Challenges of Iran Health Transformation Plan about Inpatients Payment: Viewpoint of Experts

AUTHORS

Masoud Ferdosi 1 , Shohreh Kabiri 2 , * , Mahmoud Keyvanara 3 , Mohammad Hosein Yarmohammadian 4

AUTHORS INFORMATION

1 Associate Professor, Health Management and Economics Research center (HMERC), Isfahan University of Medical Sciences, Isfahan, IR Iran

2 MSc Student of Health Service Management, Isfahan University of Medical Sciences, Isfahan, IR Iran

3 Associate Professor, Health Management and Economics Research center (HMERC), Isfahan University of Medical Sciences, Isfahan, IR Iran

4 Full Professor, Health Management and Economics Research center (HMERC), Isfahan University of Medical Sciences, Isfahan, IR Iran

ARTICLE INFORMATION

Health Scope: 6 (3); e14388
Published Online: June 17, 2017
Article Type: Rapid Communication
Received: September 6, 2016
Revised: November 19, 2016
Accepted: December 4, 2016
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Abstract

Background: The health transformation plan (HTP) was put into action in Iran, in 2014, with 8 service packages. This plan was not implemented as a pilot and therefore, various problems and barriers have since emerged.

Objectives: The aim of this study was to identify the economic challenges of inpatient payment reduction directive in HTP from the perspectives of 2 groups of experts in levels of hospital and university held in 2 time periods.

Methods: In this qualitative study, data were collected through semi-structured interviews with 20 participants involved in the healthcare reform in hospitals as well as the executive committee of HTP in universities.

Results: Data collection resulted in 36 descriptive codes presenting the economic challenges of the payment reduction directive in thems of insurance / tariffs and financial affairs in the period of 3 months and 1 year since the beginning. Interviewees then suggested their solutions.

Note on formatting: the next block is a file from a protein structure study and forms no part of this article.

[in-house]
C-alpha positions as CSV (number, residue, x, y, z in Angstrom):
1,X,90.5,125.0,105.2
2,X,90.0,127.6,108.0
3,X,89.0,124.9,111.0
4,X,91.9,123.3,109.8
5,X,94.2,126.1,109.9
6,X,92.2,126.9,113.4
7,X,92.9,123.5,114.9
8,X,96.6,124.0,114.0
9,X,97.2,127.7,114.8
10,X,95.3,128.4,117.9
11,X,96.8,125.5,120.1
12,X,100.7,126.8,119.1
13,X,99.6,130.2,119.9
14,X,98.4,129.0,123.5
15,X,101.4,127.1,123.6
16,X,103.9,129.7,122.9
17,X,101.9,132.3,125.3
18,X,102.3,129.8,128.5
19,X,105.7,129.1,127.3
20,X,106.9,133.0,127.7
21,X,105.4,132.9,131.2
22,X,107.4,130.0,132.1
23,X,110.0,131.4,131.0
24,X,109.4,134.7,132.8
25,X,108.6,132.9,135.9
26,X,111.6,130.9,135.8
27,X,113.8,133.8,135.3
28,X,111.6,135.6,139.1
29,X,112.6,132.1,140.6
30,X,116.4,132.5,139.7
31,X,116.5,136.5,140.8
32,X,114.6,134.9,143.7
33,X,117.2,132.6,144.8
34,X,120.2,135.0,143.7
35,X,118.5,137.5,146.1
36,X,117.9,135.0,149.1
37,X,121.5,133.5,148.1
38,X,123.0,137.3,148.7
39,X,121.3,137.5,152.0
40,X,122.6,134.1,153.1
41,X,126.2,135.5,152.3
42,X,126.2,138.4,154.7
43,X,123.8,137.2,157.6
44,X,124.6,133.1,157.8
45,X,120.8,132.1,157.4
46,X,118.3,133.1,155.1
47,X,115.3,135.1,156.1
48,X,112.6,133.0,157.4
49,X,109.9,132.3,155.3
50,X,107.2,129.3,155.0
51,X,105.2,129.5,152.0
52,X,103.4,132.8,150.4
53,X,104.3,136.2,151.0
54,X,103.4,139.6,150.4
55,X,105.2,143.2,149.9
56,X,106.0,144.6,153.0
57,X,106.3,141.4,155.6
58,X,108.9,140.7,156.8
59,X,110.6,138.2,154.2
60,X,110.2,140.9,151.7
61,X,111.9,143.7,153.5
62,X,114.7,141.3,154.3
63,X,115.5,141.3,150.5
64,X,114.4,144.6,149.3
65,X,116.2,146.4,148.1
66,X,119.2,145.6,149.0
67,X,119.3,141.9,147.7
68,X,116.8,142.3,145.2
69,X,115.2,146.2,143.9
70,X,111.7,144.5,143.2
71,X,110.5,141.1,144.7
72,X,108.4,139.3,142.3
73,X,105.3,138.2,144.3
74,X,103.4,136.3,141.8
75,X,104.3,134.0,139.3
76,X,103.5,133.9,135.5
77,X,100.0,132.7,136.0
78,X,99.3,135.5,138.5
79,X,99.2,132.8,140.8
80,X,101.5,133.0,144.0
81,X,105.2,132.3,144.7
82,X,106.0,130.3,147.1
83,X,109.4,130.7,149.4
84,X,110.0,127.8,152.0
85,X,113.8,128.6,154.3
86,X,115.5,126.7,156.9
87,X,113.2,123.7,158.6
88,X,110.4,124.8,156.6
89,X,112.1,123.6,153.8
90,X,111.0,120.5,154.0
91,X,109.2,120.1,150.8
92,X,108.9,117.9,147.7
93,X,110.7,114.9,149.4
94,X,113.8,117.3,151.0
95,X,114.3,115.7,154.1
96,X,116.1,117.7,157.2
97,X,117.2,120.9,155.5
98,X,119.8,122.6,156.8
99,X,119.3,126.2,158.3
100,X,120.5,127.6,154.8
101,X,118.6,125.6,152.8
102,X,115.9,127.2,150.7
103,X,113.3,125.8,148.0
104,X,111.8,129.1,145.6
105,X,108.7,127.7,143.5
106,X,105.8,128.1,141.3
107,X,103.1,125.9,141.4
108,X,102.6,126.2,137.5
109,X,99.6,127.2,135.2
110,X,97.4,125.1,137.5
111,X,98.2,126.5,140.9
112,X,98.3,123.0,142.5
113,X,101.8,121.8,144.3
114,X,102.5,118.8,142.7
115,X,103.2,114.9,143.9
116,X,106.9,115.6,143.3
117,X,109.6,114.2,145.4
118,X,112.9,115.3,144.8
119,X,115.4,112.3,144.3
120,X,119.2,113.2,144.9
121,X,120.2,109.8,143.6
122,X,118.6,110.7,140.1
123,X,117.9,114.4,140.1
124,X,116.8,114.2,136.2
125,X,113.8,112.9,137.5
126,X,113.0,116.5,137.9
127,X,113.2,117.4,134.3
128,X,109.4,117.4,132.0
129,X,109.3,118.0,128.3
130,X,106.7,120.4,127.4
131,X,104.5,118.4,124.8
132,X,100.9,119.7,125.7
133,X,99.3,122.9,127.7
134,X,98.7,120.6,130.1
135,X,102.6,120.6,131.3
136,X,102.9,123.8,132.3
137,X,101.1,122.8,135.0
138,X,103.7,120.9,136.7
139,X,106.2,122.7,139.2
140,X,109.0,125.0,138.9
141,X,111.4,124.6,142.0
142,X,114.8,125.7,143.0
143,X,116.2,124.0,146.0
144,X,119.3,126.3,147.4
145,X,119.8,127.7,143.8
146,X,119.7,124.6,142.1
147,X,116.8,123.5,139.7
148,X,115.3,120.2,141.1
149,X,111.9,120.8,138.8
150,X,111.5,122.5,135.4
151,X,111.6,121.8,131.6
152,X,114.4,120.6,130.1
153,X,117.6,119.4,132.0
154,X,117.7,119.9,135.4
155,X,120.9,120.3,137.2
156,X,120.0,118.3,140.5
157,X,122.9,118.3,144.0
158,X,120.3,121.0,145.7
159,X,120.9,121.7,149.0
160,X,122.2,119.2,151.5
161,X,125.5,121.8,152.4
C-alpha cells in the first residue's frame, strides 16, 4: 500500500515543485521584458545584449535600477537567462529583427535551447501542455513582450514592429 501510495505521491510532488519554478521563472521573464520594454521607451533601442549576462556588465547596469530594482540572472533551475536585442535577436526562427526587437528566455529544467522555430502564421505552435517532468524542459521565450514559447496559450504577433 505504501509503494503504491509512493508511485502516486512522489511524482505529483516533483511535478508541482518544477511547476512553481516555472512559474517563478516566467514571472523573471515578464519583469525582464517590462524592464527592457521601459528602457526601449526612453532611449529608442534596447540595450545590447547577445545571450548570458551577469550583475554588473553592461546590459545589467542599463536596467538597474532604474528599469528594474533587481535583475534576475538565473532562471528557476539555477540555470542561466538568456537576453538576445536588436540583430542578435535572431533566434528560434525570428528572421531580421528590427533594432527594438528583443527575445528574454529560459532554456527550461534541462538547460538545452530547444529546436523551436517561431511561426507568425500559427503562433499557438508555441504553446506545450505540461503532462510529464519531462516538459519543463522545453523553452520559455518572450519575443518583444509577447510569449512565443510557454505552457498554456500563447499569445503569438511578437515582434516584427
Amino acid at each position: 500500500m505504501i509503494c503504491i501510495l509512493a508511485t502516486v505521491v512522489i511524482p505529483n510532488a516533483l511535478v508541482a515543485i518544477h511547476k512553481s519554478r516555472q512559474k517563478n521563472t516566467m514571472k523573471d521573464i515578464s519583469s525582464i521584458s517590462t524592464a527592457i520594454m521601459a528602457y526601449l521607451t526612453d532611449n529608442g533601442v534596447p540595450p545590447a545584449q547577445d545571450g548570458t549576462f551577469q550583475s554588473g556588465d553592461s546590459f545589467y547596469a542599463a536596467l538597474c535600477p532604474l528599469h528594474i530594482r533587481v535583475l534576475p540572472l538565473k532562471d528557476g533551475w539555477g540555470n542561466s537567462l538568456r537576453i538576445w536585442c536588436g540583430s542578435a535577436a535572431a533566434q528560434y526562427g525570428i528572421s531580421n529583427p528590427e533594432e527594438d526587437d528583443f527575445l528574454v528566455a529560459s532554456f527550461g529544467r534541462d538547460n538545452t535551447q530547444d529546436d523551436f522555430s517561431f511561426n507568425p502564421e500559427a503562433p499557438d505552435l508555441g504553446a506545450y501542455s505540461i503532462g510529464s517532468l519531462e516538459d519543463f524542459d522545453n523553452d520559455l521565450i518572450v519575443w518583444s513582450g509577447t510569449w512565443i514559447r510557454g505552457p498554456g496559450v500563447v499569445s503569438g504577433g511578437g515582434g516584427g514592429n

Conclusions: Challenges trends over times show that some parts of challenges are changing. In addition, challenges interact with each other and could be avoided just by appropriate planning. On the other hand, execution of this directive was extremely costly for the government; it would be better to allocate resources with meticulous planning and designs.

Keywords

Health Transformation Plan Economic Challenges Solutions Iran

Copyright © 2017, Journal of Health Scope. This is an open-access article distributed under the terms of the Creative Commons Attribution-NonCommercial 4.0 International License (http://creativecommons.org/licenses/by-nc/4.0/) which permits copy and redistribute the material just in noncommercial usages, provided the original work is properly cited.
1. Background

One of the greatest challenges facing health system policy makers is how to finance health services, which has been addressed recently (2014) in HTP (1). The government has tried to give poor people an opportunity to use inexpensive health services. This plan consists of 8 practical packages one of the most important is decreasing the rate of costs in medical hospitals. The implementation of the health sector evolution leads to justice in accessing healthcare services (2).

In this plan, all Iranians have basic insurance coverage. Villagers and cities with a population under 20,000, as well as other people who refer to the hospital by the reference system, are under this reference plan as well; they only pay 5% of the cost of the service. Private hospitals in the cities that lack public hospitals are also included in this plan and insurance companies of Iran have to cover all the people who are referred to these hospitals (3).

The plan is mainly supported through the following financial sources: increased public annual budget of health sector (around 59% increase in 2015 compared to the 2014), resources of the targeted subsidies’ law (10% of total subsidies) and a specific 1% value added tax (VAT) for health. The financial sources are estimated to be 70% higher in 2015 (March 21, 2015 - March 20, 2016) compared to 2014 (March 21, 2014 - March 20, 2015) (4).

This paper examines the economic challenges and solutions of inpatient payment reduction, directive of Iran’s HTP established in 2014, in public hospitals from the viewpoints of those involved in the HTP in Isfahan Province.

2. Objectives

The aim of this study was to identify the economic challenges of inpatient payment reduction directive in HTP from the perspectives of experts including hospital staff as well as authorities in the executive committee for HTP in the university level. These challenges were identified in 2 time periods (3 months and 1 year after the initiation of the plan). Some solutions were also presented by participants.